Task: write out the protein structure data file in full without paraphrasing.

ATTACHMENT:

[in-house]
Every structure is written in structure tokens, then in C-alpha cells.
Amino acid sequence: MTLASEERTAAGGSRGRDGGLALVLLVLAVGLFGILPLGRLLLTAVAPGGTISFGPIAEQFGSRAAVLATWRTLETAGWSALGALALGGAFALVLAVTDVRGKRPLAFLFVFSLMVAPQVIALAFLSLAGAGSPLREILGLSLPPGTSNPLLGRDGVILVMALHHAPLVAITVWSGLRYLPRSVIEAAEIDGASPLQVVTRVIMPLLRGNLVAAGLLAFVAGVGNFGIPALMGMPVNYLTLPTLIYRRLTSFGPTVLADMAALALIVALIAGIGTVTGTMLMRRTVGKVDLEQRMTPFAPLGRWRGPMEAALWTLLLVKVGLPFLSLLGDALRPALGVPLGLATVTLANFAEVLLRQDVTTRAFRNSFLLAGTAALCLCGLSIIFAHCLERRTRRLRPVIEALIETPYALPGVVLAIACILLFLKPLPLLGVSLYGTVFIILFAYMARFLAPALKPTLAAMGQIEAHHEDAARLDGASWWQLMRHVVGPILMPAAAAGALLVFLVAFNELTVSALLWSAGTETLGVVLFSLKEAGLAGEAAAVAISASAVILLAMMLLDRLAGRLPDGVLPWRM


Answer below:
[in-house]
Every structure is written in structure tokens, then in C-alpha cells.
Amino acid sequence: MTLASEERTAAGGSRGRDGGLALVLLVLAVGLFGILPLGRLLLTAVAPGGTISFGPIAEQFGSRAAVLATWRTLETAGWSALGALALGGAFALVLAVTDVRGKRPLAFLFVFSLMVAPQVIALAFLSLAGAGSPLREILGLSLPPGTSNPLLGRDGVILVMALHHAPLVAITVWSGLRYLPRSVIEAAEIDGASPLQVVTRVIMPLLRGNLVAAGLLAFVAGVGNFGIPALMGMPVNYLTLPTLIYRRLTSFGPTVLADMAALALIVALIAGIGTVTGTMLMRRTVGKVDLEQRMTPFAPLGRWRGPMEAALWTLLLVKVGLPFLSLLGDALRPALGVPLGLATVTLANFAEVLLRQDVTTRAFRNSFLLAGTAALCLCGLSIIFAHCLERRTRRLRPVIEALIETPYALPGVVLAIACILLFLKPLPLLGVSLYGTVFIILFAYMARFLAPALKPTLAAMGQIEAHHEDAARLDGASWWQLMRHVVGPILMPAAAAGALLVFLVAFNELTVSALLWSAGTETLGVVLFSLKEAGLAGEAAAVAISASAVILLAMMLLDRLAGRLPDGVLPWRM